Multiple Forces are Driving the Adoption of Zero Trust Security

4 min readMay 25, 2022


The Covid-19 pandemic created the compulsory need for organizations to quickly shift from a primarily business workplace environment to a mostly working from anywhere. VPN quickly became the go-to solution for securing remote workers and third-parties to corporate networks. Unfortunately, many companies found that while VPN protected user connections outside the network, it also gave them complete access to their IT assets inside the corporate network.

Providing unlimited access to internal digital resources violates the fundamental principles of a zero-trust model. It enables greater exposure of enterprise vulnerabilities to hackers, giving them free rein throughout the corporate network. In contrast, zero trust is a journey that allows organizations to begin with small steps, identifying a business function or small user population, enabling access, monitoring use, and growing the deployment from there.

Zero trust provides flexible authentication models, and control over user access to applications. A zero trust cybersecurity model eliminates implicit trust and replaces it with explicit, real-time adaptive trust levels for just-in-time, just enough access to digital resources. The “explicit trust zone” is between the policy decision and enforcement point, and the applications, servers, systems, services, and data.

Protecting against malware and exploits, complying with growing regulatory privacy requirements, and avoiding financial and other business losses due to cyber breaches are just a few of the many reasons to adopt a zero trust model.

Securing today’s expanding network perimeter of on-premises, remote workers, multi-clouds, IoT devices and mobile users requires zero trust networking with identity-based privileged access management, or PAM. Combining PAM with Zero trust network access (ZTNA) provides secure remote access that enables organizations to clearly define access control policies for their business-critical IT resources.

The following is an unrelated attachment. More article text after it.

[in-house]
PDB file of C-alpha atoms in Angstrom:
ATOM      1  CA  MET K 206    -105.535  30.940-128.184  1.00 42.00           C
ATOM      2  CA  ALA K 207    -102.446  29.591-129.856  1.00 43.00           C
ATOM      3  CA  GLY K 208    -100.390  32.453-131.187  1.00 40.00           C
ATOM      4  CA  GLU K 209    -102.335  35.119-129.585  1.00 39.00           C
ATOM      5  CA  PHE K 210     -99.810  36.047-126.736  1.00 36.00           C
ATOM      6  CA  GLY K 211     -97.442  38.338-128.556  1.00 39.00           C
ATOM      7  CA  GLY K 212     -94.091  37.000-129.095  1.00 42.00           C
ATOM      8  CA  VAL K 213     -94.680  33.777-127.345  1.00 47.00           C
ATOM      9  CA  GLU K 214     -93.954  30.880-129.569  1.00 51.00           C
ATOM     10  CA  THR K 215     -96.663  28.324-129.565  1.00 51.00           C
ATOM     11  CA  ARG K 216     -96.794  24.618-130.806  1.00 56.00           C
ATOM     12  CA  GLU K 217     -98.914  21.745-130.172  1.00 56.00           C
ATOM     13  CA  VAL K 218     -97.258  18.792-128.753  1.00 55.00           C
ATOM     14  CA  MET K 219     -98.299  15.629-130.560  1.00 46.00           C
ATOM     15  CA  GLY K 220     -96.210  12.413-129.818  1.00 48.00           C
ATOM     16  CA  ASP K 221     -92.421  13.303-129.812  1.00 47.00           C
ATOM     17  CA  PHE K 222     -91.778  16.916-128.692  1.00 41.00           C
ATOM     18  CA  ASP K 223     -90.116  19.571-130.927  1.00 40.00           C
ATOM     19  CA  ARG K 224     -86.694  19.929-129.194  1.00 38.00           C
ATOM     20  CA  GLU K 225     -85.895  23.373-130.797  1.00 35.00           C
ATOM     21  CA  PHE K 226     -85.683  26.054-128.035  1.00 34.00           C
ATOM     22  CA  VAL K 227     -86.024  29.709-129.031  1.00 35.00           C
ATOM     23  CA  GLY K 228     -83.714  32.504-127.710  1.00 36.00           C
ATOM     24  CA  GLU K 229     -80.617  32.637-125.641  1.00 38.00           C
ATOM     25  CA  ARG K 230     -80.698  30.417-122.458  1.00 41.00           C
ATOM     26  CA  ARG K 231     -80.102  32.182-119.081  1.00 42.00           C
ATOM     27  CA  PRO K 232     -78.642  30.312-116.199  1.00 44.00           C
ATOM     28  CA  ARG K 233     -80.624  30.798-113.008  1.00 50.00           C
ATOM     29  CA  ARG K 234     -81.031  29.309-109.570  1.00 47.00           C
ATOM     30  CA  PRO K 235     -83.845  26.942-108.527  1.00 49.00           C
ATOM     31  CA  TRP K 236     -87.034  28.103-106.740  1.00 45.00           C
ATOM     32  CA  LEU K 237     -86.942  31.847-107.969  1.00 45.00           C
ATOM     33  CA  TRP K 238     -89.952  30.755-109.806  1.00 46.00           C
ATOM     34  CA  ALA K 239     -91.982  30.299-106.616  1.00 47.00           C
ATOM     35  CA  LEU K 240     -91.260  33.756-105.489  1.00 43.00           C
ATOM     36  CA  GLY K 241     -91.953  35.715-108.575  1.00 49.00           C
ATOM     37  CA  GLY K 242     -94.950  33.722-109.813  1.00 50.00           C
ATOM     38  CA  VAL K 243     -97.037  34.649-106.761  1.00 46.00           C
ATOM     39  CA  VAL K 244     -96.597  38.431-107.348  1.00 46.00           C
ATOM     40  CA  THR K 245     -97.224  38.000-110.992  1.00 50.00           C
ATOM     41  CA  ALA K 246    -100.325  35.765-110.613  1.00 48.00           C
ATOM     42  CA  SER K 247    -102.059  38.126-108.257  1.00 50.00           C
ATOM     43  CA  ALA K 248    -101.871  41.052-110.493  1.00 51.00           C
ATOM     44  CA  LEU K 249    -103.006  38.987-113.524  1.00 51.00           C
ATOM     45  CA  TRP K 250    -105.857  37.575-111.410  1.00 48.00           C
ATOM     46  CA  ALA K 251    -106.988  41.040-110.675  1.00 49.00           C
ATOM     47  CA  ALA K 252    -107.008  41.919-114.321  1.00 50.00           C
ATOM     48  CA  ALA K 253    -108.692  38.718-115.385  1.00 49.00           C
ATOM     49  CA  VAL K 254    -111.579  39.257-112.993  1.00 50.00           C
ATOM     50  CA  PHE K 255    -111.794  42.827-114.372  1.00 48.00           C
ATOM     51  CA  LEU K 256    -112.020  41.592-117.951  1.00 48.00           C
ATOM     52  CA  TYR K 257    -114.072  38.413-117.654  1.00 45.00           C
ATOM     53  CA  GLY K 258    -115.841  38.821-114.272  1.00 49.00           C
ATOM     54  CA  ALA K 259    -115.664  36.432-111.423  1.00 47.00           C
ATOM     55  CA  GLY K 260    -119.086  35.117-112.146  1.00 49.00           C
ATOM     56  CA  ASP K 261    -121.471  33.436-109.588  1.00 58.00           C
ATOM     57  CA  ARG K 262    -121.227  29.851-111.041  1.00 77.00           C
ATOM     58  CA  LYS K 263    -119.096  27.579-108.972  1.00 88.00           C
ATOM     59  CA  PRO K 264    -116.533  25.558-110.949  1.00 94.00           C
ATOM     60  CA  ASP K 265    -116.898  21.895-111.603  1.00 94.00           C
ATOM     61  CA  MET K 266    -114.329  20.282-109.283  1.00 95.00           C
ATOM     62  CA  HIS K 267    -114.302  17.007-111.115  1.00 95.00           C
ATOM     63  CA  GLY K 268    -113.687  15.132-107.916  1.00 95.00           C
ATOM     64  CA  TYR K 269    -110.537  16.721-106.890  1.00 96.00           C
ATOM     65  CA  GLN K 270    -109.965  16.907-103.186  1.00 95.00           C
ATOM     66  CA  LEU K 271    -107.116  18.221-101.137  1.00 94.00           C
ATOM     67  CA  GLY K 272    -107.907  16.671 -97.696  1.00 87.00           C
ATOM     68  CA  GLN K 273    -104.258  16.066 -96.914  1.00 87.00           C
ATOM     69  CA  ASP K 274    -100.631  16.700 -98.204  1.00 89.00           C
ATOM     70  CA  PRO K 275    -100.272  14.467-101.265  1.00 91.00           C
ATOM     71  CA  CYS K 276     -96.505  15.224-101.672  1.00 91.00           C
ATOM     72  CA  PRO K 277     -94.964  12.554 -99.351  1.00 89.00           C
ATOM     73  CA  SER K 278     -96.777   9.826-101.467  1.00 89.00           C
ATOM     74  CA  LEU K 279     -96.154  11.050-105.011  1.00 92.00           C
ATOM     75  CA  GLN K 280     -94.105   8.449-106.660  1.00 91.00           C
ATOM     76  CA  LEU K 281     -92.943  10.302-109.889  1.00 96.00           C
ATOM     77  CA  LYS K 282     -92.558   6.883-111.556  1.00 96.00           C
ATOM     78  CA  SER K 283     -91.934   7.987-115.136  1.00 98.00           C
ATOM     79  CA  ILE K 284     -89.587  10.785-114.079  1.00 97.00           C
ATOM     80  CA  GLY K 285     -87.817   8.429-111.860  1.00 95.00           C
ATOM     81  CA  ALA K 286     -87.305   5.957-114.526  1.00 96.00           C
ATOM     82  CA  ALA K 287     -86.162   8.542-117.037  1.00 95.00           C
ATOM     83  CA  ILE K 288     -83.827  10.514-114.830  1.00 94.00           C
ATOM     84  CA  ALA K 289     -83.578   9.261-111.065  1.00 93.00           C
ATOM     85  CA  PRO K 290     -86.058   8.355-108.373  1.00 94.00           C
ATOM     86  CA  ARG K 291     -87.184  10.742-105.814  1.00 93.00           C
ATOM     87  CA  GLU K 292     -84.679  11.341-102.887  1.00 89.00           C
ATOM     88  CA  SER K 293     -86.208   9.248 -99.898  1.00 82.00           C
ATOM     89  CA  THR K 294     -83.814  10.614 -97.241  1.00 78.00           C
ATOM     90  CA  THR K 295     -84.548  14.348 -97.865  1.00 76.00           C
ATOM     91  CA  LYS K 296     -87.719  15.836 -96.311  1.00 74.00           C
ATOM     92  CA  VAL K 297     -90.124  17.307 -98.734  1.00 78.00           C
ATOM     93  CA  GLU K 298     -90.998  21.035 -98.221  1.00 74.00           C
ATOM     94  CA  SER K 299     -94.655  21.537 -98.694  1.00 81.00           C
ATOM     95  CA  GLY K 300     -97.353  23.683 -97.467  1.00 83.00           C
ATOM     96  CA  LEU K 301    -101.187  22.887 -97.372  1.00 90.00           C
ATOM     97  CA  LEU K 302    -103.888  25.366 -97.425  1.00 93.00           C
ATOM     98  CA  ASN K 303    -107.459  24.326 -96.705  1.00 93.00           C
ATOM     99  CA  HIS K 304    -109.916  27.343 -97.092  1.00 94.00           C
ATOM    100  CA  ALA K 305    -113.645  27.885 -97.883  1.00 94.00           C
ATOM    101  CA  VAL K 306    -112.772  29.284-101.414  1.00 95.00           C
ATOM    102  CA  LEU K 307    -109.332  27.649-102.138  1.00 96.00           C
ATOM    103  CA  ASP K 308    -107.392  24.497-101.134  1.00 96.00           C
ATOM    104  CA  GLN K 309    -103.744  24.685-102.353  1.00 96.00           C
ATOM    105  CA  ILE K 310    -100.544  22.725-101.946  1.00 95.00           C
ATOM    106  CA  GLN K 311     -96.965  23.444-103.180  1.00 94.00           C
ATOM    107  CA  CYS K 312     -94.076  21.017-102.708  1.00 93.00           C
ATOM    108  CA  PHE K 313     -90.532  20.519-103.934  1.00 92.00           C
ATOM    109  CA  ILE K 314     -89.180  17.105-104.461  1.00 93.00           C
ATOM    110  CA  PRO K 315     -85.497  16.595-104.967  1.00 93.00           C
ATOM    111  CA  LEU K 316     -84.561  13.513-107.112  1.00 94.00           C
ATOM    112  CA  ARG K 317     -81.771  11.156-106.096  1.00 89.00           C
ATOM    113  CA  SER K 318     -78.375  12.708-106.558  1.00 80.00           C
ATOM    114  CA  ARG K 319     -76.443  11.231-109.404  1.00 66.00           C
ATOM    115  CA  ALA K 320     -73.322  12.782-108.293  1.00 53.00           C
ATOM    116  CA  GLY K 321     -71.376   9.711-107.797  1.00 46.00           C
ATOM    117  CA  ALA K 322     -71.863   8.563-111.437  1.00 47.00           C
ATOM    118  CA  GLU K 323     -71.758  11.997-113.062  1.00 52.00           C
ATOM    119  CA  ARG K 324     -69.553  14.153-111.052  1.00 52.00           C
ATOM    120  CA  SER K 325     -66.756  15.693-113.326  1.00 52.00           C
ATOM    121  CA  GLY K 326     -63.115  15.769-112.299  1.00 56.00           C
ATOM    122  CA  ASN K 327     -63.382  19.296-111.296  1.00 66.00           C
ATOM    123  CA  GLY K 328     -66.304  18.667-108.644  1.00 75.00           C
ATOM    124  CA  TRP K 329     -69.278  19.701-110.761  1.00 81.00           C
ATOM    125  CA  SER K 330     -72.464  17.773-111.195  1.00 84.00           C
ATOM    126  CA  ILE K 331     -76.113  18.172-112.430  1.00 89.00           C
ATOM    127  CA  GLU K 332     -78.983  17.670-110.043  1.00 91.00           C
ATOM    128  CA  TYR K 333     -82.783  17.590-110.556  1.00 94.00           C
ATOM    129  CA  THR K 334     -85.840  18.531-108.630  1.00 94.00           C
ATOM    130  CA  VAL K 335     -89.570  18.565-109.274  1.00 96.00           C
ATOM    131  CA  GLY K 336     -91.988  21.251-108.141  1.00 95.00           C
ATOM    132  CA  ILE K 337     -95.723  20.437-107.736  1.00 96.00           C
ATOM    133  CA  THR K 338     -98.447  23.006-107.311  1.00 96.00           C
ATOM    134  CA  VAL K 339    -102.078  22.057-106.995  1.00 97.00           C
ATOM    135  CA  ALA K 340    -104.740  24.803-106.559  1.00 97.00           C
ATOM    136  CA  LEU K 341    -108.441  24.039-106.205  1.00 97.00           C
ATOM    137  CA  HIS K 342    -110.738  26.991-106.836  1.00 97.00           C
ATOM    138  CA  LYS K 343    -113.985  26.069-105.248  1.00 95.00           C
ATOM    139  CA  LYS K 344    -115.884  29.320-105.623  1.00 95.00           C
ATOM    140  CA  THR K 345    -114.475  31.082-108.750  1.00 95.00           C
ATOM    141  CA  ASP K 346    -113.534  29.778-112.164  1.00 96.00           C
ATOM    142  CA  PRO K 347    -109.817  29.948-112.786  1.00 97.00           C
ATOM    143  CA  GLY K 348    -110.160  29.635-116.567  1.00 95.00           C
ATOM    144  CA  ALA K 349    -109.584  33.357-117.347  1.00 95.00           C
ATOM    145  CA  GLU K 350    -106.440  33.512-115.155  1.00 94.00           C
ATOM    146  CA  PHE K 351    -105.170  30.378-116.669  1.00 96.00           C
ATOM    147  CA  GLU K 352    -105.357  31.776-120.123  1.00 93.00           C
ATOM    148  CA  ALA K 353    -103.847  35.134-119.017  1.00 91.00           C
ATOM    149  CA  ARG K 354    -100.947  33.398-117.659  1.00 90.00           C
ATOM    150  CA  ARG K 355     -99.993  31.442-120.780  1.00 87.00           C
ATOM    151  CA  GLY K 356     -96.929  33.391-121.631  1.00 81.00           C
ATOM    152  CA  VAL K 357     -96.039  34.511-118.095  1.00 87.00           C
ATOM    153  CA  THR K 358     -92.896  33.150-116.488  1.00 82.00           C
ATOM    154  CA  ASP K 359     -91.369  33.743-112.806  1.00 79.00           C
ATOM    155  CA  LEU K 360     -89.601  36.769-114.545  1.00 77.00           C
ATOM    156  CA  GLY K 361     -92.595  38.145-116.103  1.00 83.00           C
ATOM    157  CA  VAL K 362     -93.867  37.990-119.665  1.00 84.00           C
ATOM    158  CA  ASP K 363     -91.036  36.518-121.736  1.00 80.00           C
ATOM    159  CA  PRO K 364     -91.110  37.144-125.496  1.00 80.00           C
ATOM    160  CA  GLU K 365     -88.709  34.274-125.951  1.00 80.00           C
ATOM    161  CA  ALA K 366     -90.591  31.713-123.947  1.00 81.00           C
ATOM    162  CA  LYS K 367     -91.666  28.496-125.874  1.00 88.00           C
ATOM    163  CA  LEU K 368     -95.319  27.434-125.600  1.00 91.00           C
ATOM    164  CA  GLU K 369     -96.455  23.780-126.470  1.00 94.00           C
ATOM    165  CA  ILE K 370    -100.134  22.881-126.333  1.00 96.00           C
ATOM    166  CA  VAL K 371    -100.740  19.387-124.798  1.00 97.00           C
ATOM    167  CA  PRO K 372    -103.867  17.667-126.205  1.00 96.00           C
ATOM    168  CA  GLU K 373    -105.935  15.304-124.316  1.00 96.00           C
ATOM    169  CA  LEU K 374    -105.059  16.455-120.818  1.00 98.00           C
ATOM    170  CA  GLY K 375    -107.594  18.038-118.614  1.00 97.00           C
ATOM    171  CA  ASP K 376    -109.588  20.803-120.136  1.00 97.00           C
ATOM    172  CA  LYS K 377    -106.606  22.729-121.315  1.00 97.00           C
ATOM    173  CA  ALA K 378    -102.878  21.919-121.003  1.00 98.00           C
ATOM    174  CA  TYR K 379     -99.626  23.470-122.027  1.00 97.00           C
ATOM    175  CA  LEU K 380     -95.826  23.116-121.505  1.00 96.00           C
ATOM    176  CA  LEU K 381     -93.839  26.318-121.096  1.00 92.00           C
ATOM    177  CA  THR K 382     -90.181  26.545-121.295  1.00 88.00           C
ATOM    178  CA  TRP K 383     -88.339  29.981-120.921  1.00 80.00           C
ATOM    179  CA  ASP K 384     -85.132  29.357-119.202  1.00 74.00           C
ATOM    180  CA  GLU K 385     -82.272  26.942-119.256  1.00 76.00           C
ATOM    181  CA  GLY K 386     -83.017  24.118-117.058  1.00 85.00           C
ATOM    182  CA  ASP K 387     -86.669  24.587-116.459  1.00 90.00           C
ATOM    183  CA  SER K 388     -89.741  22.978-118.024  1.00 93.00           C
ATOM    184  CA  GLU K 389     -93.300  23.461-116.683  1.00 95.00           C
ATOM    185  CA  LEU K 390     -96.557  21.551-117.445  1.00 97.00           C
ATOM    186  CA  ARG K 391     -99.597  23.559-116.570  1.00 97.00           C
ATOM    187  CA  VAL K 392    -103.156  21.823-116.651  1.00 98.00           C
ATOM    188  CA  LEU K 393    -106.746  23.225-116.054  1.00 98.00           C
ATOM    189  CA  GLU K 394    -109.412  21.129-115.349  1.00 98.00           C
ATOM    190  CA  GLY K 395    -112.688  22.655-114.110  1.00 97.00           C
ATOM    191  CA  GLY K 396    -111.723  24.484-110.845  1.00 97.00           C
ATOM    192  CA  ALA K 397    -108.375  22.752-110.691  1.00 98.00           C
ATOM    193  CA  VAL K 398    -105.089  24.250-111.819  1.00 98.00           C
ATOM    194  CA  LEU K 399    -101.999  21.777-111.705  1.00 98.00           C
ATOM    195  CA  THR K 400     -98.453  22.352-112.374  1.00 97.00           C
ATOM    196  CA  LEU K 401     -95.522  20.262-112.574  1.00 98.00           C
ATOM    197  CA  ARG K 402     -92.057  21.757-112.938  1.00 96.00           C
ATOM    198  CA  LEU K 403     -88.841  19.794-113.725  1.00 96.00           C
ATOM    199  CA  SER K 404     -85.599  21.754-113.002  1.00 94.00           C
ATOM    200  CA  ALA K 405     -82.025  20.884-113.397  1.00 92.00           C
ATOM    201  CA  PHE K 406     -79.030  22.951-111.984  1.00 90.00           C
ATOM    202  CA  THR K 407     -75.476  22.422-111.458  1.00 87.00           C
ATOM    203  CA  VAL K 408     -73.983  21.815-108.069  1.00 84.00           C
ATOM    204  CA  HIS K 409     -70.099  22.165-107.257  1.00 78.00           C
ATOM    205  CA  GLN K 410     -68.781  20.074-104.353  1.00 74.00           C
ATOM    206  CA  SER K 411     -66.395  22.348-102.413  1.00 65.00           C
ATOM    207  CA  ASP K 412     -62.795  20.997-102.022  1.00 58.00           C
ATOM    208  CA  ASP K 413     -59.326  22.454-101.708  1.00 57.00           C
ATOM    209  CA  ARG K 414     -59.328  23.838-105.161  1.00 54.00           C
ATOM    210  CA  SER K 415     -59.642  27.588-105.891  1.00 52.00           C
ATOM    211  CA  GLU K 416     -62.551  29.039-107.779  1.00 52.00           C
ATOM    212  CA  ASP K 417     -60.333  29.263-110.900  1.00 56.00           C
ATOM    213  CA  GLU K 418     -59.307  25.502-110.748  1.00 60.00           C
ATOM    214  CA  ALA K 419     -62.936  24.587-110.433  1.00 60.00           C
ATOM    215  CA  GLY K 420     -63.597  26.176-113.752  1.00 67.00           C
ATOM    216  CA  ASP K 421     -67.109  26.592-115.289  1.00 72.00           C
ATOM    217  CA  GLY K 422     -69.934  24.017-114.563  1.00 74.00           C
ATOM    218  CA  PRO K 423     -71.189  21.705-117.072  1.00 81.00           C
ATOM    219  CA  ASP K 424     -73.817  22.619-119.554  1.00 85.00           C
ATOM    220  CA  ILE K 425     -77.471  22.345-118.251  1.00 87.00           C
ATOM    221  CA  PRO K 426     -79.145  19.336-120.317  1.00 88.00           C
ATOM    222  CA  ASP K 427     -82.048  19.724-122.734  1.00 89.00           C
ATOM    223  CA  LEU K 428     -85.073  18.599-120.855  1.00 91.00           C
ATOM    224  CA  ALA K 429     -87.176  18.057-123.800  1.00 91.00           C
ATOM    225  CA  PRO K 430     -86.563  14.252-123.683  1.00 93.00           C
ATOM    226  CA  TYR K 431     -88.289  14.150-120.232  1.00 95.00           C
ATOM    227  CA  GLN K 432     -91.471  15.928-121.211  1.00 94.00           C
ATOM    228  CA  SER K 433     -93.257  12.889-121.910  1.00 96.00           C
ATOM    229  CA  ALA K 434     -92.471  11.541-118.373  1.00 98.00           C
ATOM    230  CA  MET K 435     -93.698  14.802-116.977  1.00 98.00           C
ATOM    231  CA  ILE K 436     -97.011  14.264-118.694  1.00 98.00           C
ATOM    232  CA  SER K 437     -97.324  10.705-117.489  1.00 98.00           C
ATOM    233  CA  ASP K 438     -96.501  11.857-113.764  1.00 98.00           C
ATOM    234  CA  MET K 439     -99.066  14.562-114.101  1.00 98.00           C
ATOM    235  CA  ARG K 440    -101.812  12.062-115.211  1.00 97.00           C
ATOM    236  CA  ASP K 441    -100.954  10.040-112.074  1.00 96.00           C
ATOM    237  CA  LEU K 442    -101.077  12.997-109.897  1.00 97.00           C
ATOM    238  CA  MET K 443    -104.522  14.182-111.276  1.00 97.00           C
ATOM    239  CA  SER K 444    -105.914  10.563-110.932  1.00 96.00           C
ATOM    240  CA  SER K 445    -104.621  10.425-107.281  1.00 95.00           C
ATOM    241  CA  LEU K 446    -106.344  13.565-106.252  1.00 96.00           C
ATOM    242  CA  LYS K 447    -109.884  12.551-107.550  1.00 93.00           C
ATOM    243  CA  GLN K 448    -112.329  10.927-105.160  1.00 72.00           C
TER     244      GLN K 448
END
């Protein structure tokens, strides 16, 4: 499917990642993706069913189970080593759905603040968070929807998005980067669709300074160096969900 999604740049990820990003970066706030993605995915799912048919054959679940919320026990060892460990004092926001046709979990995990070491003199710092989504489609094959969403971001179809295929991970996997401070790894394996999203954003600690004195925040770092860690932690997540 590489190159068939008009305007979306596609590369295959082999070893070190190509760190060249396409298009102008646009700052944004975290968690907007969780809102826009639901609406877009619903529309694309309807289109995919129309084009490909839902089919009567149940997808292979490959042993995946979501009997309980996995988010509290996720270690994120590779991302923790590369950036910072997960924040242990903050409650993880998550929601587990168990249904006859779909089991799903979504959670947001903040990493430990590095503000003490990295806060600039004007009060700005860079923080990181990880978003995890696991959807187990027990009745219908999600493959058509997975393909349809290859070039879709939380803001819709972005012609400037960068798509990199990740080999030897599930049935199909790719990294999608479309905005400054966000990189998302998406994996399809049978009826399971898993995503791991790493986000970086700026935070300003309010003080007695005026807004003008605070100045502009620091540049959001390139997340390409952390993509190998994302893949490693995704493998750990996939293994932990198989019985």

RevBits ZTN enables an explicit zero trust security posture

RevBits ZTN allows enterprises to grant user access based upon their identity and device attributes, with context like roles and responsibilities, time and date, location and more. Identity-related device data includes operating systems, browser versions, disk encryption and security software update status. RevBits ZTN combines policies for applications, users, devices, IP addresses, locations, workloads and risk, and utilizes identity data to define and enforce access control policies.

To ensure the identity, integrity and authorization of all users and devices, access is provided only after verification is completed, regardless of location or network connection. No access is allowed before establishing a ZTN-brokered session between a user or IoT device, and an IT asset. And when access is granted, users have least privileges to complete a task.

A major flaw with VPNs is the enterprise-wide access to internal resources for external users. RevBits ZTN confines access to internal resources, limiting access to one resource at a time. This eliminates the opportunity for bad actors using stolen credentials to laterally move across the network.

Authenticating access for the expanding network perimeter

RevBits ZTN’s user-to-resource access approach is a completely different model than a network-centric methodology. Encryption, authentication, and secure connections for remote employees and third-parties is conducted over SSL/TLS.

To ease management, admins can easily group resources like servers, databases, applications, services, users (internal and external) and projects, like pen testing and product development. Automating the onboarding of users and endpoints to on-premises assets is easily accomplished with Active Directory, and in the cloud through Azure AD.

Built upon the zero-trust principle of least privilege, when users have been authenticated and authorized, their resource access is granted on a one-to-one basis. Granular, per-session access is granted based on verified user and risk profiles, with two-factor authentication enforcement. Corporate resources are further protected with identity-based authentication, single sign-on (SSO), end-to-end encryption, session recording and more.

Mapping users to digital resources, RevBits ZTN allows IT, security and risk teams to understand application nuances and data usage across the enterprise. This helps to govern and enforce a robust policy-based security posture, while eliminating user friction to ensure a positive experience.

Combining strict access policies with privileged access limitations

RevBits ZTN includes integrated PAM. Remote access authentication and authorization protect resources inside the network, and encrypted tunnels secure connections for outside network traffic. Companies that already have a PAM solution will benefit from RevBits ZTN’s granular access protection for remote employees and third-parties.

Integrated identity-based privileged access management provides granular control to limit resource access, restricting what users can do with a resource and locking-down access beyond that resource. By leveraging identity data with context, RevBits ZTN automatically assesses risk and trust, and applies continuous adjustments that are explicit. Users have secure connectivity and access to corporate IT resources without exposing a resource’s IP address, protecting them from direct Internet access. Additionally, RevBits ZTN conducts session recording (video, keystroke and query) through our optional jump server architecture.

Learn more about RevBits ZTN. Watch an informative RevBits ZTN video.

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